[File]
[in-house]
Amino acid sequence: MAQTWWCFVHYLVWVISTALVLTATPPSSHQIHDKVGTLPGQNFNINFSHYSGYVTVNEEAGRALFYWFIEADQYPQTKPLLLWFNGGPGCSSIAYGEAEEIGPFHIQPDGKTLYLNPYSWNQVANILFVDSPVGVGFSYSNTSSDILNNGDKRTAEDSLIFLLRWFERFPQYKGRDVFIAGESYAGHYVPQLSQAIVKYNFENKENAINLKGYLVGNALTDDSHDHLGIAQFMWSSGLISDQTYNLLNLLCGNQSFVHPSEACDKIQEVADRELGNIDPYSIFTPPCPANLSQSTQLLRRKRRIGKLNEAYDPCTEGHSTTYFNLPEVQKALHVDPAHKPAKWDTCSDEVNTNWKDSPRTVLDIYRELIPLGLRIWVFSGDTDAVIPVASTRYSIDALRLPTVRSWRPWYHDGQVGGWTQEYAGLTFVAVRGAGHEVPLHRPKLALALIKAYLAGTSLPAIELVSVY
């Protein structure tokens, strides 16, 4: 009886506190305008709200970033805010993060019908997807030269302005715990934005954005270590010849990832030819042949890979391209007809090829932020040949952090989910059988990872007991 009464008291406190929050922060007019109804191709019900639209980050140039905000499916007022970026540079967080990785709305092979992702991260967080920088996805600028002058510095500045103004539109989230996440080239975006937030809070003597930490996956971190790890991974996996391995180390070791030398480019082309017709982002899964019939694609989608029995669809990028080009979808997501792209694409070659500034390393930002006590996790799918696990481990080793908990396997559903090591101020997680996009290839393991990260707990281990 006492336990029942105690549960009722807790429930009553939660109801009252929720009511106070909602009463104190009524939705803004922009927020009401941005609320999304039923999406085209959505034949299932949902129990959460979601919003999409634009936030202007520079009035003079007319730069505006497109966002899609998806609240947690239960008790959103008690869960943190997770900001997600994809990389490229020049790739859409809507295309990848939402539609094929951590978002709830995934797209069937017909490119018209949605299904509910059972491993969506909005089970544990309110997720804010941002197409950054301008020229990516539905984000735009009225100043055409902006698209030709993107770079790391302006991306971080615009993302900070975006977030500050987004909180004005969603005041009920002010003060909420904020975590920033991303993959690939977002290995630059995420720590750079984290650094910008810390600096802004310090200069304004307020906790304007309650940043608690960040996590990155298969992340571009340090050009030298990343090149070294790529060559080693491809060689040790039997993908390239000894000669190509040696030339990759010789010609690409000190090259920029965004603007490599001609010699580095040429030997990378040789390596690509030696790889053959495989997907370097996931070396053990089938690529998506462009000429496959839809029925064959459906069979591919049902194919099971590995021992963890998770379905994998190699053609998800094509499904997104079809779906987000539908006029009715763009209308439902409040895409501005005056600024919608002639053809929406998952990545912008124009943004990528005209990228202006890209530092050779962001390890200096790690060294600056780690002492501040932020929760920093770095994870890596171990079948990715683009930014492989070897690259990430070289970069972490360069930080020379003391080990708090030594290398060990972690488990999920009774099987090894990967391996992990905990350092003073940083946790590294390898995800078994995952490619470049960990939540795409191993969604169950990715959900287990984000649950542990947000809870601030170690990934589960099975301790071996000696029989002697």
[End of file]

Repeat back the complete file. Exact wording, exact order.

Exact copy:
[in-house]
Amino acid sequence: MAQTWWCFVHYLVWVISTALVLTATPPSSHQIHDKVGTLPGQNFNINFSHYSGYVTVNEEAGRALFYWFIEADQYPQTKPLLLWFNGGPGCSSIAYGEAEEIGPFHIQPDGKTLYLNPYSWNQVANILFVDSPVGVGFSYSNTSSDILNNGDKRTAEDSLIFLLRWFERFPQYKGRDVFIAGESYAGHYVPQLSQAIVKYNFENKENAINLKGYLVGNALTDDSHDHLGIAQFMWSSGLISDQTYNLLNLLCGNQSFVHPSEACDKIQEVADRELGNIDPYSIFTPPCPANLSQSTQLLRRKRRIGKLNEAYDPCTEGHSTTYFNLPEVQKALHVDPAHKPAKWDTCSDEVNTNWKDSPRTVLDIYRELIPLGLRIWVFSGDTDAVIPVASTRYSIDALRLPTVRSWRPWYHDGQVGGWTQEYAGLTFVAVRGAGHEVPLHRPKLALALIKAYLAGTSLPAIELVSVY
């Protein structure tokens, strides 16, 4: 009886506190305008709200970033805010993060019908997807030269302005715990934005954005270590010849990832030819042949890979391209007809090829932020040949952090989910059988990872007991 009464008291406190929050922060007019109804191709019900639209980050140039905000499916007022970026540079967080990785709305092979992702991260967080920088996805600028002058510095500045103004539109989230996440080239975006937030809070003597930490996956971190790890991974996996391995180390070791030398480019082309017709982002899964019939694609989608029995669809990028080009979808997501792209694409070659500034390393930002006590996790799918696990481990080793908990396997559903090591101020997680996009290839393991990260707990281990 006492336990029942105690549960009722807790429930009553939660109801009252929720009511106070909602009463104190009524939705803004922009927020009401941005609320999304039923999406085209959505034949299932949902129990959460979601919003999409634009936030202007520079009035003079007319730069505006497109966002899609998806609240947690239960008790959103008690869960943190997770900001997600994809990389490229020049790739859409809507295309990848939402539609094929951590978002709830995934797209069937017909490119018209949605299904509910059972491993969506909005089970544990309110997720804010941002197409950054301008020229990516539905984000735009009225100043055409902006698209030709993107770079790391302006991306971080615009993302900070975006977030500050987004909180004005969603005041009920002010003060909420904020975590920033991303993959690939977002290995630059995420720590750079984290650094910008810390600096802004310090200069304004307020906790304007309650940043608690960040996590990155298969992340571009340090050009030298990343090149070294790529060559080693491809060689040790039997993908390239000894000669190509040696030339990759010789010609690409000190090259920029965004603007490599001609010699580095040429030997990378040789390596690509030696790889053959495989997907370097996931070396053990089938690529998506462009000429496959839809029925064959459906069979591919049902194919099971590995021992963890998770379905994998190699053609998800094509499904997104079809779906987000539908006029009715763009209308439902409040895409501005005056600024919608002639053809929406998952990545912008124009943004990528005209990228202006890209530092050779962001390890200096790690060294600056780690002492501040932020929760920093770095994870890596171990079948990715683009930014492989070897690259990430070289970069972490360069930080020379003391080990708090030594290398060990972690488990999920009774099987090894990967391996992990905990350092003073940083946790590294390898995800078994995952490619470049960990939540795409191993969604169950990715959900287990984000649950542990947000809870601030170690990934589960099975301790071996000696029989002697």